The New York Work Experience

By Krystin Dean, The Linc

The looming prospect of finding a job upon graduation may seem a daunting task considering the current state of the economy. But gaining work placement experience within the United Kingdom or in other countries can aid in this process.


Photo: Scott Dean

During my undergraduate studies at Coastal Carolina University (CCU) in Myrtle Beach, South Carolina, I completed three summer arts-based internships to supplement my degrees in English and dramatic arts after joining the Wall Fellows Programme, an organization designed to prepare students for careers in major US and international companies.

As a Wall Fellow, I learned valuable interpersonal, interviewing, and social etiquette skills while receiving guidance from the programme’s coordinator, Mr Ned Cohen, who has spent over 30 years in recruiting and training development. While the Wall Fellows Programme is unique to CCU, most US universities have coordinators who assist students with finding internships, as partaking in these placements is constantly recommended in order to gain experience and become more marketable.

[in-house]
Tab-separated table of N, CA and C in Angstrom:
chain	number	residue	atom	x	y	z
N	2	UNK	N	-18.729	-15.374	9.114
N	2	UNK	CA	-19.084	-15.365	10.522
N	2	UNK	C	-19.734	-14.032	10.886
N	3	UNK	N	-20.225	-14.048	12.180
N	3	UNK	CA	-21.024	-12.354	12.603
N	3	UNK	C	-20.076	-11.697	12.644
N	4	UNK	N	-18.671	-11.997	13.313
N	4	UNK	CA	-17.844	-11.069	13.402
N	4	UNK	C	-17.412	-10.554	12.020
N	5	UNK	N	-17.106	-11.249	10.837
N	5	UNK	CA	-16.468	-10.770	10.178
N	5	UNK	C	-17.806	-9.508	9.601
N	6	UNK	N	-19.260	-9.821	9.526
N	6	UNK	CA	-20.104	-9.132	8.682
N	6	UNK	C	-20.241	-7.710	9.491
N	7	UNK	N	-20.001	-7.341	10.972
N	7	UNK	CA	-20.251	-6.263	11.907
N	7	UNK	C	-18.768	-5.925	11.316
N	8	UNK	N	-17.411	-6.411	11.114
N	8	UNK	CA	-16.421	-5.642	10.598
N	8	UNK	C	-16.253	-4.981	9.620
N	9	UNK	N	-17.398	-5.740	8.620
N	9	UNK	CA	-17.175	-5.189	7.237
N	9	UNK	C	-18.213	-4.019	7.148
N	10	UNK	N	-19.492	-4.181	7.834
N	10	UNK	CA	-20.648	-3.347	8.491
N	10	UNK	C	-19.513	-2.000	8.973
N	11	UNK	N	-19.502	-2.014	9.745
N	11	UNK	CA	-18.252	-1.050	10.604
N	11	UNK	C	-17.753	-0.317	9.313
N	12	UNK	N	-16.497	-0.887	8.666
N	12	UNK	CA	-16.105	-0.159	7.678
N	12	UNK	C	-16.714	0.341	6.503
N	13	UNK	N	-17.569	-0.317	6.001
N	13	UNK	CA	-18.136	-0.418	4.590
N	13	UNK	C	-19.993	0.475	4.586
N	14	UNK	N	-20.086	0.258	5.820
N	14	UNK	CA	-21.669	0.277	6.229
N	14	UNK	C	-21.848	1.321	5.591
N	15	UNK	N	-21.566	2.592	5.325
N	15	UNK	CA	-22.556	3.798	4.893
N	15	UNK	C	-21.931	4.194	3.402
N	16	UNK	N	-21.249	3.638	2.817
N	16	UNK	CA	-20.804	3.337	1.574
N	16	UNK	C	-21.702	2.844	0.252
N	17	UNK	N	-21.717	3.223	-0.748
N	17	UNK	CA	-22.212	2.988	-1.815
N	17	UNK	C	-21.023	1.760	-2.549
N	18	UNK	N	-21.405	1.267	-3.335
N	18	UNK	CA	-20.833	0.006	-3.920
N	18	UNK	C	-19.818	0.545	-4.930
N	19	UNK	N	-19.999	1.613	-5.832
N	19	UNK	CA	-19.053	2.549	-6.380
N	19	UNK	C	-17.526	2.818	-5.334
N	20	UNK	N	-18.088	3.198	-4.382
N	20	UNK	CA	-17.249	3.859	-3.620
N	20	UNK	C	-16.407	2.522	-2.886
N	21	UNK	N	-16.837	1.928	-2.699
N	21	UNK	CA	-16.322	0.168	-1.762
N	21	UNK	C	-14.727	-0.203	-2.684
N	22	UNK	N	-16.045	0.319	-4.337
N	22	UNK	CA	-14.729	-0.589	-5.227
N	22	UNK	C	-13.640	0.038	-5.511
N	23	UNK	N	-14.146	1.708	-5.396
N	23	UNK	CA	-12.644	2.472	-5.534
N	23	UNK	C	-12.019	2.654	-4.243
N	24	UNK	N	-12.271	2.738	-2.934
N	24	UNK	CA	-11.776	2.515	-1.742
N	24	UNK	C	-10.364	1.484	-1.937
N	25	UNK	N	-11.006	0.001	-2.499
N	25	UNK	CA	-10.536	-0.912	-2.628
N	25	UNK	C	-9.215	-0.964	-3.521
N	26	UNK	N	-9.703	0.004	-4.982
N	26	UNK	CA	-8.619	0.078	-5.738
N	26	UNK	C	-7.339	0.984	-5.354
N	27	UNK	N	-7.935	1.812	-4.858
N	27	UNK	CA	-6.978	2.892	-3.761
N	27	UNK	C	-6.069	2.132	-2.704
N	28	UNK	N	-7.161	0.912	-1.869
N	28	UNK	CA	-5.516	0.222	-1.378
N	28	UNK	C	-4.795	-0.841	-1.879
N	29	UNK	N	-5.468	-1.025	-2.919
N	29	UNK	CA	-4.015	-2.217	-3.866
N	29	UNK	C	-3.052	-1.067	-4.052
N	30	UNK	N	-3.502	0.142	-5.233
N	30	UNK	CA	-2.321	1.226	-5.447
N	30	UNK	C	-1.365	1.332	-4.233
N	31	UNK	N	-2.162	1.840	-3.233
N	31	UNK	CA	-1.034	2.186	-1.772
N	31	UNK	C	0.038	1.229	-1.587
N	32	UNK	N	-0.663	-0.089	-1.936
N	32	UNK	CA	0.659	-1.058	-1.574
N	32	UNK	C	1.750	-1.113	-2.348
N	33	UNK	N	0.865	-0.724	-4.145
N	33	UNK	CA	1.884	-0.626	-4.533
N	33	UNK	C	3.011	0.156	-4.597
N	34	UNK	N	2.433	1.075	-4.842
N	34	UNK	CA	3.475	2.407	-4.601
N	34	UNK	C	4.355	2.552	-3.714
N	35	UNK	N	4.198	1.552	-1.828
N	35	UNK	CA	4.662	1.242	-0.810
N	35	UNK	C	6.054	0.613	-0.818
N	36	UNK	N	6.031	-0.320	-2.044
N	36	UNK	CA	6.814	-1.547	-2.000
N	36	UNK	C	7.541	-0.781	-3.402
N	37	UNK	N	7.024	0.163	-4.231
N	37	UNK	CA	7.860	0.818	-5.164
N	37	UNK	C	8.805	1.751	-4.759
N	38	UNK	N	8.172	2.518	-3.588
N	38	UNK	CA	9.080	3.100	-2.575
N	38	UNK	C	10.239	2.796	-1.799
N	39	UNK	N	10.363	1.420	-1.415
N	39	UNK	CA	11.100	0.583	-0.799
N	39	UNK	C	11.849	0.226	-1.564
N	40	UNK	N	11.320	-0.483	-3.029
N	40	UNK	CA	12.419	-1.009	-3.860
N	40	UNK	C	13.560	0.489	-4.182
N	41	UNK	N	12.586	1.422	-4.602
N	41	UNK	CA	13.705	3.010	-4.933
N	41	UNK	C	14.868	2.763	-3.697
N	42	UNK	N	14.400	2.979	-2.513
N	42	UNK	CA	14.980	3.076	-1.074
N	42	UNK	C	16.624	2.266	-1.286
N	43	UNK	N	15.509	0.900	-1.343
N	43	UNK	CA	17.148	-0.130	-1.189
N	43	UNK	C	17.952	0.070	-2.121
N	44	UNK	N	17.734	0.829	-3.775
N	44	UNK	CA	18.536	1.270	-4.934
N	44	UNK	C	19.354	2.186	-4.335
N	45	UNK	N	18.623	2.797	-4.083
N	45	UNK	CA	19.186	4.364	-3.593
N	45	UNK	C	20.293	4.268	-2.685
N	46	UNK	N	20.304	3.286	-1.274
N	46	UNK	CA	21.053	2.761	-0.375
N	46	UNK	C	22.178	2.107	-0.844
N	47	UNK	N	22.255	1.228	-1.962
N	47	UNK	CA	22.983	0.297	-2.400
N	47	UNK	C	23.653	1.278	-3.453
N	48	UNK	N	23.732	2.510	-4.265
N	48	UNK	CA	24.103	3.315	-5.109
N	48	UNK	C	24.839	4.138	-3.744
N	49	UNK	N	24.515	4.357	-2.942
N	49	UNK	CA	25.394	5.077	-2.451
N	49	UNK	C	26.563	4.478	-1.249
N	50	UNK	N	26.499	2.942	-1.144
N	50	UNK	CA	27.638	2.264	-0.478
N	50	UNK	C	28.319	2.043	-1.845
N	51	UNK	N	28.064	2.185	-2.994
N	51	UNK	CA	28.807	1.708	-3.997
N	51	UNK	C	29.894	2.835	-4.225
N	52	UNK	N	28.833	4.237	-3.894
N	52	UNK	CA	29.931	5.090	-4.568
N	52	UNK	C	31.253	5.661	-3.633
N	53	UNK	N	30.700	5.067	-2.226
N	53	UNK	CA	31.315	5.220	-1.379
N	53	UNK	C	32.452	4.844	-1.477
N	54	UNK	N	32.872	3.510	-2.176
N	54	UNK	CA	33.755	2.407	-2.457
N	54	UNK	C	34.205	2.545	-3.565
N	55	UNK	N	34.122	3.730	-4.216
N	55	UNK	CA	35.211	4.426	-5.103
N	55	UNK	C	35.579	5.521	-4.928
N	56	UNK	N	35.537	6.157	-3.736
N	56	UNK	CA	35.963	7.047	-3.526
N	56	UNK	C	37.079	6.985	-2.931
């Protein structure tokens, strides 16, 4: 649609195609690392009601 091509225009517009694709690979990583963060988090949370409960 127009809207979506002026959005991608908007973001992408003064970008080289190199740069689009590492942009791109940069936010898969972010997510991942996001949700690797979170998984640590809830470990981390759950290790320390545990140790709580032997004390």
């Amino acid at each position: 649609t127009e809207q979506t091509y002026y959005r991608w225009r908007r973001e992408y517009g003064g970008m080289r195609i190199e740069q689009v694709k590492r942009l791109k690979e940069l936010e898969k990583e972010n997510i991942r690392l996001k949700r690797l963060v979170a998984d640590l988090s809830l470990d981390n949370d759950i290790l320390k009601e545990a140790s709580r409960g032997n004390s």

“US employers who worry about how they will run their businesses in the future know they constantly have to feed the pipeline with new employees to overcome turnover and churn in their organizations,” said Mr Cohen. “Internships are seen as long-term job interviews where the student can perform in the environment of the organisation and both sides see if there is a fit in regards to work ethic, performance, and not last, psychology.”

UK graduates have the opportunity to spend a year working in New York City through the Mountbatten Programme. During this highly organized and structured yearlong work placement, graduates receive payment and accommodation while gaining experience in a variety of multinational companies.

“Something like the Mountbatten is great to do straight after your course and tends to be considered like a gap year experience. We’ve had quite a few students who have gone on to do that and it’s really given them an edge later when it comes to looking for work,” said Mrs Jones.